NPR “All Things Considered” interviewed CSW director Rick Piltz, Rep. Bob Inglis (R-South Carolina), and environmentalist Bill McKibben for an October 23 lead story on Republicans and denial of the scientific evidence for human-caused climate change. The war on climate science has developed over a long period, but today is arguably worse than ever. Compared with the radical know-nothing litmus test for politicians we see now, on climate science most of the Bush Administration, bad as it was, was downright nuanced and moderate.Link to archived 11-minute audio webcast.
A majority of Republican members of Congress, and the vast majority of Republican candidates for Congress this year, are turning against the science of climate change and appearing to deny the evidence that human activity, our burning of fossil fuels, in causing global climate change.
How did we get to the point where disbelief in scientific evidence became a widely adopted political statement? This didn’t just happen overnight.
NPR asked me to look back on my experience with censorship and misrepresentation of the scientific intelligence in climate change communications under the Bush-Cheney administration, working in the coordination office of the U.S. Global Change Research program.
“It was an office,” I said, “where the world of science collided with the world of climate politics.” In developing climate research program reports to Congress, for example, we were directed by the State Department to delete pages that summarized the findings of the most recent Intergovernmental Panel on Climate Change assessment report, and by the White House to delete even references to the National Assessment of Climate Change Impacts.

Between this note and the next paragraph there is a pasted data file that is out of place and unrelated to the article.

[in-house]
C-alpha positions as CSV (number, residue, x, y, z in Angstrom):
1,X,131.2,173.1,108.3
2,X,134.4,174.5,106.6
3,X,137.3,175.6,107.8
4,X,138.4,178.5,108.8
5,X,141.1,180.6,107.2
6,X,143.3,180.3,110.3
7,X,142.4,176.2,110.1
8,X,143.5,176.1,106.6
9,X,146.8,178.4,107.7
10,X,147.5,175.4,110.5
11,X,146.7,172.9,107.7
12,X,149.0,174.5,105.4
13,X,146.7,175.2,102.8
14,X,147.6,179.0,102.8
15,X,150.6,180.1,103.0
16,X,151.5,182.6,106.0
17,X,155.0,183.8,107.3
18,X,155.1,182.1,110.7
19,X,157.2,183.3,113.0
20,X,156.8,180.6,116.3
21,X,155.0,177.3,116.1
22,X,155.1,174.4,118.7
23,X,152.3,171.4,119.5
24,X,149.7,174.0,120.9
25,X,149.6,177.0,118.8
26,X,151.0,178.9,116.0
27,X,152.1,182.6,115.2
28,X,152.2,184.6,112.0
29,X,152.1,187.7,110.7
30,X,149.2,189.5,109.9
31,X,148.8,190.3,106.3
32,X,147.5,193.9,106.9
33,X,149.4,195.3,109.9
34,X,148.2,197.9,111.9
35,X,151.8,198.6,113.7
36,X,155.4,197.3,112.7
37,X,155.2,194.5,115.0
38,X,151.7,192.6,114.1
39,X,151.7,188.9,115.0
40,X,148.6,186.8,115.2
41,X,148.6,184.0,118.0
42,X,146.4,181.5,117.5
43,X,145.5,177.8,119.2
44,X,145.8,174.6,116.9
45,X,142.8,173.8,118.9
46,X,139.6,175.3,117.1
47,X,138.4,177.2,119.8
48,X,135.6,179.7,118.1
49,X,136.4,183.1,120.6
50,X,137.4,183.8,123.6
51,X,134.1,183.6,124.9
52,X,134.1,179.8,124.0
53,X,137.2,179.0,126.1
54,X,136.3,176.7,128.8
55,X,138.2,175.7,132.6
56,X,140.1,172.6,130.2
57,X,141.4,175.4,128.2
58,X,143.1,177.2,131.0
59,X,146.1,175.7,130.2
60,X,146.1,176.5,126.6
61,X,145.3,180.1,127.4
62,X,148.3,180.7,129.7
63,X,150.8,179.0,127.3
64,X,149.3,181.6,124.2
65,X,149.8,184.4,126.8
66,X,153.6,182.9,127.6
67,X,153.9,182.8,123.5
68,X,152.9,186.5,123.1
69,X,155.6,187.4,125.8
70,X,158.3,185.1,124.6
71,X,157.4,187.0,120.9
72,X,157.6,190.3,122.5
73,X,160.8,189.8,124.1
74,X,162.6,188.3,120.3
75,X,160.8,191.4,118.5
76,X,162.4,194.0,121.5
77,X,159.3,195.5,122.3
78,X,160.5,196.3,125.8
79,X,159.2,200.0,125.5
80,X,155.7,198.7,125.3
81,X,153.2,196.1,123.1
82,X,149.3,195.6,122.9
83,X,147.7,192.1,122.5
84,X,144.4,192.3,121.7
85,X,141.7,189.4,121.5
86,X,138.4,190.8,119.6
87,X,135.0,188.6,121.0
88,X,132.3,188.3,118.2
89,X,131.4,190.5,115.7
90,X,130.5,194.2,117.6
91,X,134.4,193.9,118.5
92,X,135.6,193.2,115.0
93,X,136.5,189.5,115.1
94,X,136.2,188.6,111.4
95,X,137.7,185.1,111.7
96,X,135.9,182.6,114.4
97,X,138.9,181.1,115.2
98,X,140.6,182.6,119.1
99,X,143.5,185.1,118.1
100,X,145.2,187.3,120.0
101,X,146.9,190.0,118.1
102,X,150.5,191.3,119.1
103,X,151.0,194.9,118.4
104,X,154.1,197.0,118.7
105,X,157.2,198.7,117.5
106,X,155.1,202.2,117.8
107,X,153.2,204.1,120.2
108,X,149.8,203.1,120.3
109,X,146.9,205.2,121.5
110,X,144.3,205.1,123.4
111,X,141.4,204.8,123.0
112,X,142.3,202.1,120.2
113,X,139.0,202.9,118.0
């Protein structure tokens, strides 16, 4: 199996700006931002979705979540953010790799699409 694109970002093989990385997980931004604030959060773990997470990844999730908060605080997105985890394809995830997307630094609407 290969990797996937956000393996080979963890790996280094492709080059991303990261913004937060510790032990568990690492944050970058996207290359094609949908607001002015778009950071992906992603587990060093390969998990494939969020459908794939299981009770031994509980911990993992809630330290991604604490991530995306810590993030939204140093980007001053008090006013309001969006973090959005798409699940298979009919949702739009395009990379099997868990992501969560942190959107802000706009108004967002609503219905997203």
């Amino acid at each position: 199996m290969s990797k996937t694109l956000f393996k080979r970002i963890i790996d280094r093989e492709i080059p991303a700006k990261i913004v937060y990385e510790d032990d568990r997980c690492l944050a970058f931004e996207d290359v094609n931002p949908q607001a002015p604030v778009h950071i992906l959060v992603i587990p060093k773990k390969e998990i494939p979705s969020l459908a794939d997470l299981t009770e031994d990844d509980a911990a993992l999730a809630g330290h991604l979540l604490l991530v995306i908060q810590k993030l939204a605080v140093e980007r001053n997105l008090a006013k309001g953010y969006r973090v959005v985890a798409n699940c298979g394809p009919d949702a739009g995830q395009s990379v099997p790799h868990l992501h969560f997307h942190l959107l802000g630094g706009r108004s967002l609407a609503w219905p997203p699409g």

“The expertise had come together to make pretty clear and compelling statements. To say that you didn’t believe it was to say that you didn’t go along with the preponderance of scientific evidence.”
The science was being politicized. I didn’t have time to discuss it on NPR, but the pattern was multifaceted, affecting media communications, Congressional testimony, science program reports, scientific assessment activity, and other political interference with federal climate scientists.
I have often said that no administration is above criticism for how it handles scientific information and communications in policymaking – but that, with the Bush Administration we were seeing something different, in its aggressive predilection for spinning intelligence in order to conform it to predetermined political conclusions.
But – again, a point I didn’t have time to make in the interview – by 2008 the Bush Administration was backing away from outright misrepresentation of climate science. Of course, on the policy side, they had made it clear they were running out the clock on engaging in meaningful action, that EPA would not be allowed to move forward on regulating greenhouse gas emissions, and that high-level political officials wouldn’t openly embrace the conclusions stated by scientists, or do much to publicize key assessment reports that were finally being published.